The spectrum of the embolic heart sounds (EHS) detected by precordial Doppler ultrasound has been previously characterized, but only on small volumes of venous air embolism (VAE). We sought to determine whether real-time wavelet analysis is useful in analyzing the signals of EHS and whether the embolic power of the EHS for larger volumes of air is proportionate to the volume of VAE that has been reported for small volumes of VAE. A series of small air boli (0.01, 0.02, 0.05, 0.07, 0.1, 0.15, 0.2, 0.3, 0.4, and 0.8 mL), followed by continuous infusion of larger volumes of air (0.8, 1.6, 2.4, 4.8, and 9.6 mL), was injected into the external jugular vein through a central catheter in seven pentobarbital-anesthetized dogs. We measured the spectrum of the Doppler heart sound (DHS) in a real-time manner by using wavelet analysis at different scales. Wavelet analysis at scale = 1 yielded satisfactory results in distinguishing abnormal EHS from normal DHS with high sensitivity (100%) and good positive predictive value (100%) compared with the conventional method, which requires an anesthesiologist to listen to the audio DHS signals in a real-time manner. There was a linear relationship (y = 1.08x + 7.89, r = 0.75, P < 0.001) between the cumulative embolic power of the EHS and the air volume introduced in the form of either bolus or continuous infusion. The 95% confidence intervals for slope and intercept were 0.89-1.27 and 7.65-8.13, respectively. Our results suggest that wavelet analysis is effective as a real-time monitor and that it is possible to distinguish larger volumes of air emboli based on previous injections of small volumes of air.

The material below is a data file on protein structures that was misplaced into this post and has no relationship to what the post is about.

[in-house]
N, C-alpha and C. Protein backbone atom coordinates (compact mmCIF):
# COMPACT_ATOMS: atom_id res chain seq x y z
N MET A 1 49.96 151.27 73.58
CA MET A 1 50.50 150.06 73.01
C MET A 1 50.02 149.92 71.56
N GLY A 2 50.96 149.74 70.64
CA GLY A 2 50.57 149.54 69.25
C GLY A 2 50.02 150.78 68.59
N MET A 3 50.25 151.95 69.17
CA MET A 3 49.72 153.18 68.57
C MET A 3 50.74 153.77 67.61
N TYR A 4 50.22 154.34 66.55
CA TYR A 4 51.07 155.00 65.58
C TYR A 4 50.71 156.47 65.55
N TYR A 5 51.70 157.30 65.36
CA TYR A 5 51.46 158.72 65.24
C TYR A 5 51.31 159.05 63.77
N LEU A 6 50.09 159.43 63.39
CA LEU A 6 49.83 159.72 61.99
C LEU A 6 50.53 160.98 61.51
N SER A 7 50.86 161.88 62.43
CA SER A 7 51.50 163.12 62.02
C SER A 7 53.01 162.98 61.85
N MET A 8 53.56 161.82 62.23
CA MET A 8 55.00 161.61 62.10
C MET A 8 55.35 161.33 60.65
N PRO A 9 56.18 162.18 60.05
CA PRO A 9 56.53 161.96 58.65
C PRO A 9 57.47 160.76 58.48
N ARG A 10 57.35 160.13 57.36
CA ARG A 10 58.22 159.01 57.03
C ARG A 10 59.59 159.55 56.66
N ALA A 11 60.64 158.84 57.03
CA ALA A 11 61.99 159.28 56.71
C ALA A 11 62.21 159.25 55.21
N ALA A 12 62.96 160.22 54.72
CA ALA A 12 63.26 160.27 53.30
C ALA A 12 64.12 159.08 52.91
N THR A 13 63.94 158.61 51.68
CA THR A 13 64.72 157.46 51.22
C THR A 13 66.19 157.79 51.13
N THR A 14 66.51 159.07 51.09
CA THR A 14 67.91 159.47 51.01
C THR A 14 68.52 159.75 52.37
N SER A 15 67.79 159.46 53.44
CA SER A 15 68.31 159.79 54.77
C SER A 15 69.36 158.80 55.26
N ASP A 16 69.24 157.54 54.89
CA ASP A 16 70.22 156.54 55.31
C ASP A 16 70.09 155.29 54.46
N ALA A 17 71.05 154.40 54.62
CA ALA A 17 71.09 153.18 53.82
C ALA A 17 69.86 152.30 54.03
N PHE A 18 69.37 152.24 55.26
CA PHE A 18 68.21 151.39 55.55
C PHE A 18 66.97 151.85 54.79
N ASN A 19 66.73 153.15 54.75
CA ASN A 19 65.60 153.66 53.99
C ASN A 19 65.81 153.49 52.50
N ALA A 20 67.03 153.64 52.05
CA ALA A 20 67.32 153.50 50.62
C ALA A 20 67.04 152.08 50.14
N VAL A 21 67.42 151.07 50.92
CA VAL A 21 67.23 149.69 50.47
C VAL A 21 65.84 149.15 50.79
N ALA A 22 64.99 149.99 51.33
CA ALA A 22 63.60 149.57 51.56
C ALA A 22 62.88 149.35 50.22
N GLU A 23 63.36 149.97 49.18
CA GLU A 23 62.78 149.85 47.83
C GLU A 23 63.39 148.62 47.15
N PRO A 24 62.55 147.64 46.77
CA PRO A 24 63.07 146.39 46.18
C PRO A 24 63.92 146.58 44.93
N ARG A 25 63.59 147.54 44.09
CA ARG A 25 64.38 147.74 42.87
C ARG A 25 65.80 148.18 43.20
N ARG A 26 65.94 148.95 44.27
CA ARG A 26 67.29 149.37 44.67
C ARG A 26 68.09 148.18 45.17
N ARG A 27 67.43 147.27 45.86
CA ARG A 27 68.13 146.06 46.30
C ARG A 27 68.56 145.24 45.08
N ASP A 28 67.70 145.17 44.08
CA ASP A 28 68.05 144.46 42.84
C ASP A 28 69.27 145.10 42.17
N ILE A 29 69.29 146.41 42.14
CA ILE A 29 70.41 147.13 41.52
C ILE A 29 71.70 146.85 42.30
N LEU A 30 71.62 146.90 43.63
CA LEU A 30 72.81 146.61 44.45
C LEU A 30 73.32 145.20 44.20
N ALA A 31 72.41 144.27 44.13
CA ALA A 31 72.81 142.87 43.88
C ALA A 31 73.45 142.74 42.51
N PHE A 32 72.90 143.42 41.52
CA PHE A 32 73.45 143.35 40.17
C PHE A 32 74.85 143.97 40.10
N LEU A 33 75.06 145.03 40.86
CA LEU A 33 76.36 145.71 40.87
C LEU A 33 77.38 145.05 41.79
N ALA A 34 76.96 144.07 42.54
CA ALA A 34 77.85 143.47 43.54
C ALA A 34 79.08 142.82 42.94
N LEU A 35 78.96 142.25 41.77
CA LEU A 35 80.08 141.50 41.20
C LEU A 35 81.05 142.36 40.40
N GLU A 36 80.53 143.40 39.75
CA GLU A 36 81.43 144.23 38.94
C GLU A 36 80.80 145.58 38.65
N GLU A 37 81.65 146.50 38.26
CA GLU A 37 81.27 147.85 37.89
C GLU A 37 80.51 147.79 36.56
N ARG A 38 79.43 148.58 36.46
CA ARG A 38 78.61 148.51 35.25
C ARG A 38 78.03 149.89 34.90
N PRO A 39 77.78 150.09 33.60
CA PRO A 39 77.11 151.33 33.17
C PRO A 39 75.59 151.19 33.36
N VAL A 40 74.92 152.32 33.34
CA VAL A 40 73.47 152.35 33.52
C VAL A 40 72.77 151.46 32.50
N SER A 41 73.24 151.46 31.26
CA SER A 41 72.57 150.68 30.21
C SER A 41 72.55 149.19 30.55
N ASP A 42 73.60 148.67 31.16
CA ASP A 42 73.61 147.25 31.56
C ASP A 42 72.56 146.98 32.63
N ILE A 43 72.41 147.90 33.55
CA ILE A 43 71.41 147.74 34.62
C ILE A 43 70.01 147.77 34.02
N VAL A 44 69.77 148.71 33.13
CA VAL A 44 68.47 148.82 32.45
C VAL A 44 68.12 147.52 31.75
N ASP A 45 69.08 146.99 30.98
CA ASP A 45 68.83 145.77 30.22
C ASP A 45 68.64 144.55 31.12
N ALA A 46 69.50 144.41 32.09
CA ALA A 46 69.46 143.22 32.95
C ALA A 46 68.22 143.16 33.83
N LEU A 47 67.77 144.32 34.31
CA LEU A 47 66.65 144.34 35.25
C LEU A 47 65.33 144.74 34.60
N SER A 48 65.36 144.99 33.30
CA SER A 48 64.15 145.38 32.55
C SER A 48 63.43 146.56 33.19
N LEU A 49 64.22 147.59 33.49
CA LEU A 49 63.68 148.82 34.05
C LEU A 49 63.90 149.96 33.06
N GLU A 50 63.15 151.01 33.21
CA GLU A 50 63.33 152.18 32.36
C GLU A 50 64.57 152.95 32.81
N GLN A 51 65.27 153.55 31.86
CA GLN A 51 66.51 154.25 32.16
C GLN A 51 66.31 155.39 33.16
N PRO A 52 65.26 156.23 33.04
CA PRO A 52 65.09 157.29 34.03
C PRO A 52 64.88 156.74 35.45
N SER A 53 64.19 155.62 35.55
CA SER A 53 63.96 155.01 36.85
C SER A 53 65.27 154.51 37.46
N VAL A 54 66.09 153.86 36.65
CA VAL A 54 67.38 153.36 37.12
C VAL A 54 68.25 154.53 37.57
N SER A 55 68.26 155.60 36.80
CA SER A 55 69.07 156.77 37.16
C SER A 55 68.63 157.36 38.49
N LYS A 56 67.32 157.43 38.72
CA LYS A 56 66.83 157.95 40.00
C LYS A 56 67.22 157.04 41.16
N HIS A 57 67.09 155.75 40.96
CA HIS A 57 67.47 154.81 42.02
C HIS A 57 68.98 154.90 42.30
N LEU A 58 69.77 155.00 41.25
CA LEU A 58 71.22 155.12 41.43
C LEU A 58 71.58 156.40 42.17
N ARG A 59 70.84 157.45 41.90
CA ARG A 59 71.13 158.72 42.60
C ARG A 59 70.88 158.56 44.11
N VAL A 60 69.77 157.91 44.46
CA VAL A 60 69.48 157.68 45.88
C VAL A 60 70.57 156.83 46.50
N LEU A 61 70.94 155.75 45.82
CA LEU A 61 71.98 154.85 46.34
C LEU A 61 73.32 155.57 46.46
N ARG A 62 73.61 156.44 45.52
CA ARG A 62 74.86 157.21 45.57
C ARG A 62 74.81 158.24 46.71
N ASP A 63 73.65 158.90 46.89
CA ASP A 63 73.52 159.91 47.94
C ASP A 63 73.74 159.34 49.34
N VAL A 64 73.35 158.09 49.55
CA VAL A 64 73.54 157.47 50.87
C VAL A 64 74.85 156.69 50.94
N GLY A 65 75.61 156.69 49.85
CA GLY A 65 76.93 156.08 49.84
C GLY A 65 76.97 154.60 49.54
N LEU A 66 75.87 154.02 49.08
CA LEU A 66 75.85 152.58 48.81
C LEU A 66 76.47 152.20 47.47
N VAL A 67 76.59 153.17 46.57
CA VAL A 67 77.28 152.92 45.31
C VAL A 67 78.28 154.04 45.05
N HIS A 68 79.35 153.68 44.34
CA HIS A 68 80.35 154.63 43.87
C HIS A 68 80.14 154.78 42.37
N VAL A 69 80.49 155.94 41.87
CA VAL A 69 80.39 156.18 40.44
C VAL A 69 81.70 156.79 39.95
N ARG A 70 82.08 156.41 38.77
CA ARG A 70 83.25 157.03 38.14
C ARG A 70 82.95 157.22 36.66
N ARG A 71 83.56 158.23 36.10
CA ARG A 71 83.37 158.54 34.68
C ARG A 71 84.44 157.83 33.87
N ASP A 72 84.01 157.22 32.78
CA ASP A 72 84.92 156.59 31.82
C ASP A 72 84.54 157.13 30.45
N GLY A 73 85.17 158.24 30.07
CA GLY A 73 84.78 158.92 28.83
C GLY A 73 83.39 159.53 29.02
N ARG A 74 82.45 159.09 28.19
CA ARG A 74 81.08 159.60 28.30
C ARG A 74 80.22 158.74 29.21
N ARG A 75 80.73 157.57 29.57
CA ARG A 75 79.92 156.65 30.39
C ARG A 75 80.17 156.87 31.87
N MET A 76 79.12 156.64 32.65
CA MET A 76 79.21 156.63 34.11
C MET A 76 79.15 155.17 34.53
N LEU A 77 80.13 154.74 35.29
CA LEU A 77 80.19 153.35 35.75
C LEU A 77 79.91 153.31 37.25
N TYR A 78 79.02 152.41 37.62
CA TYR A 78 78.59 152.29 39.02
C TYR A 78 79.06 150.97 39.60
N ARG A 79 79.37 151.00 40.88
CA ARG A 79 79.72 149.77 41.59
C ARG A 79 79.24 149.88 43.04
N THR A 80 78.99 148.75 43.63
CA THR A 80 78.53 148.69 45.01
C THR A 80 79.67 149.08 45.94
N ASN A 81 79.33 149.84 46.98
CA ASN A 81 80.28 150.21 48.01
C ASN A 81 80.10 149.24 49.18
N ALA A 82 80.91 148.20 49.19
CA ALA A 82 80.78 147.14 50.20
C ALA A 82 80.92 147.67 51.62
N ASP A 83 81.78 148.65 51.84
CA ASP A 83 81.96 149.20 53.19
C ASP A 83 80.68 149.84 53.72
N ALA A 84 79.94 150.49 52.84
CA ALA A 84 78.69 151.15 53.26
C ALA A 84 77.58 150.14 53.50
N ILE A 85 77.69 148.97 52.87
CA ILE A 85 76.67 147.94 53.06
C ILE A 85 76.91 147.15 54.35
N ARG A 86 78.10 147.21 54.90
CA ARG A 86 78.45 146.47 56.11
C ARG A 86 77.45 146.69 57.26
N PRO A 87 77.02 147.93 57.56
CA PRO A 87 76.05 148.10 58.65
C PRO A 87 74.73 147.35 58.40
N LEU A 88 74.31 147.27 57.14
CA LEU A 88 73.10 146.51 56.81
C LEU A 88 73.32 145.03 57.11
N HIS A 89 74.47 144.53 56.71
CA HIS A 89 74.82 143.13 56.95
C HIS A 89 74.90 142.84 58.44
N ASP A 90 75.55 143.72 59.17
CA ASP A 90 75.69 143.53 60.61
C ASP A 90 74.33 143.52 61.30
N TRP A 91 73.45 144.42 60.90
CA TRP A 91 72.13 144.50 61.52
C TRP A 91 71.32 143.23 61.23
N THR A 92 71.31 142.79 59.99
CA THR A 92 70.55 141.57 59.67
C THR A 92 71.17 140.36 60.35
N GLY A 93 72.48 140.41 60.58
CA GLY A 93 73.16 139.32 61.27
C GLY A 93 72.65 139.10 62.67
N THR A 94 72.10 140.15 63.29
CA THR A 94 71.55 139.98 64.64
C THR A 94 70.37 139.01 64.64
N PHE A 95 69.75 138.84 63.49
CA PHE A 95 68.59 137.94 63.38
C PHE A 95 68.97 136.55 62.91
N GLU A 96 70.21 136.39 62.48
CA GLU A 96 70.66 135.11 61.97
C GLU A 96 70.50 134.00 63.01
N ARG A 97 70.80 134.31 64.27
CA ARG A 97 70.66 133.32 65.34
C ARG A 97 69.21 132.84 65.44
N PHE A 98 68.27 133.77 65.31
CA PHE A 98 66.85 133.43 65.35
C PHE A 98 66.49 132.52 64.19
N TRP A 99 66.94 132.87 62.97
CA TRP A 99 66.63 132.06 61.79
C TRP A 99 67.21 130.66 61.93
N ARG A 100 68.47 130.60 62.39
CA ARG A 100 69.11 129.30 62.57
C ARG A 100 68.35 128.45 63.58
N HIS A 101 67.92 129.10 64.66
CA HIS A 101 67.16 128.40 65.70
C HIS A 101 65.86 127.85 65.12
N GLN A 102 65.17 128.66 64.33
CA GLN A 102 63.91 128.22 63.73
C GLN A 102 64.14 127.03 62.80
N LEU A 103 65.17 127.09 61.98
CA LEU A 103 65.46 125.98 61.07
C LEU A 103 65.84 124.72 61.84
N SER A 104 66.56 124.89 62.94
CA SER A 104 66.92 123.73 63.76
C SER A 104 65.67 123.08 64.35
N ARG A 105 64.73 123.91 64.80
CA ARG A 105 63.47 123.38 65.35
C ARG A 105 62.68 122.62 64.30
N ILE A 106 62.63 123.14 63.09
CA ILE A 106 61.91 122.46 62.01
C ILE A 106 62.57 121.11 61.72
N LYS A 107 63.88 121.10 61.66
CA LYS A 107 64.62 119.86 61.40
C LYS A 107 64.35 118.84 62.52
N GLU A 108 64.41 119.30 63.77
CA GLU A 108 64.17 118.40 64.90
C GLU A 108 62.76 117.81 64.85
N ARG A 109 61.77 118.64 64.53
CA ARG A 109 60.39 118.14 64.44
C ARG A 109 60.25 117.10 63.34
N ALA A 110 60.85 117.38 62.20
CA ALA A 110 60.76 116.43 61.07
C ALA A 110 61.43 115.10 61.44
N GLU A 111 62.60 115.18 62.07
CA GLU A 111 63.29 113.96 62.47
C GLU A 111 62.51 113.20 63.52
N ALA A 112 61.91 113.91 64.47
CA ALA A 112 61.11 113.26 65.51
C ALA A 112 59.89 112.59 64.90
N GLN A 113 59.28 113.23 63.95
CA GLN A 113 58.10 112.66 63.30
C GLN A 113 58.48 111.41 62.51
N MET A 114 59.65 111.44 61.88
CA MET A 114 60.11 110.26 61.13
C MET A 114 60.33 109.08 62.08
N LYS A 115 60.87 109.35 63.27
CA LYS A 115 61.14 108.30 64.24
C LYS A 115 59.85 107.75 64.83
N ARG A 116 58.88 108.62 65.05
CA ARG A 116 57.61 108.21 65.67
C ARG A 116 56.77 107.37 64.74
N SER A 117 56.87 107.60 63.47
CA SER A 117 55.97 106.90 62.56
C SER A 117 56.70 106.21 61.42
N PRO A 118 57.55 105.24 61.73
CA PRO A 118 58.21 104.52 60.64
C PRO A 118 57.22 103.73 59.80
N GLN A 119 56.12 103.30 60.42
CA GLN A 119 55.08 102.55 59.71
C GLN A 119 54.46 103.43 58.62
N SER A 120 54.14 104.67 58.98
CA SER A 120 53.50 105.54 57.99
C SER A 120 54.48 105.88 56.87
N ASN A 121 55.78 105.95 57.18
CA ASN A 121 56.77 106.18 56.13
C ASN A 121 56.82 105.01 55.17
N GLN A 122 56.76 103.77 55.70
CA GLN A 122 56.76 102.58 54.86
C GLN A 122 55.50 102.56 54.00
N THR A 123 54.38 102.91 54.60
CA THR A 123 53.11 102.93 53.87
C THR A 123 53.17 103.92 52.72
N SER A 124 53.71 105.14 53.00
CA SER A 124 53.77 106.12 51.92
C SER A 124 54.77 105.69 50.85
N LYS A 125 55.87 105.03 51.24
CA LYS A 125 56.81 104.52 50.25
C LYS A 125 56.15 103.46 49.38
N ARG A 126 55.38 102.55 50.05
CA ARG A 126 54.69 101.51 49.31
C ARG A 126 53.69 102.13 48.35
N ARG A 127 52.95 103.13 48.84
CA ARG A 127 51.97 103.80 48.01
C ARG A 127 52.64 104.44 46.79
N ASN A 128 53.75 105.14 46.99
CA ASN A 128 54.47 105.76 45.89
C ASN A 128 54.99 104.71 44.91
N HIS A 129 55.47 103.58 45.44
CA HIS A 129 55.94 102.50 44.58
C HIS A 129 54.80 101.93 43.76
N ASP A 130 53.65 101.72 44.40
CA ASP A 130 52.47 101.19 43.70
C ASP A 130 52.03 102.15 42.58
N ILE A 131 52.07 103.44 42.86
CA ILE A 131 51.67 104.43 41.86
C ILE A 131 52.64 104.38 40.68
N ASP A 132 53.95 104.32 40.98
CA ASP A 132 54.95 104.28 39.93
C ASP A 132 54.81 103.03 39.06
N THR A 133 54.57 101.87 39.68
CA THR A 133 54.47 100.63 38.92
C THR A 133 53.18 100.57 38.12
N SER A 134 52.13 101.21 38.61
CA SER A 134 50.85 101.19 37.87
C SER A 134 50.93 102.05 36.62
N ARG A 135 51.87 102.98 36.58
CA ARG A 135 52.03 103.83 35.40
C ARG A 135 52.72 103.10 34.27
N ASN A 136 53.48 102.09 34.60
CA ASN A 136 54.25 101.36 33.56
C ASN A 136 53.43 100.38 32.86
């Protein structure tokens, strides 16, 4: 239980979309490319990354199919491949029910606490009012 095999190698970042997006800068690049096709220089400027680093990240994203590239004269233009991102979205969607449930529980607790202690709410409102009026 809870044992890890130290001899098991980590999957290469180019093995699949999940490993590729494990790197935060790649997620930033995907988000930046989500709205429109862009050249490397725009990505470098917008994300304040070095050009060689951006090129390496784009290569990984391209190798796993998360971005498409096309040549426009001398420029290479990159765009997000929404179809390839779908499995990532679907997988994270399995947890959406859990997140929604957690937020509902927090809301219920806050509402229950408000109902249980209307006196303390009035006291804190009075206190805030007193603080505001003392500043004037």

Implications: The real-time wavelet analysis of the heart sound detected by precordial Doppler ultrasound may be useful in estimating larger volumes of air emboli based on previous injections of small volumes of air in anesthetized dogs.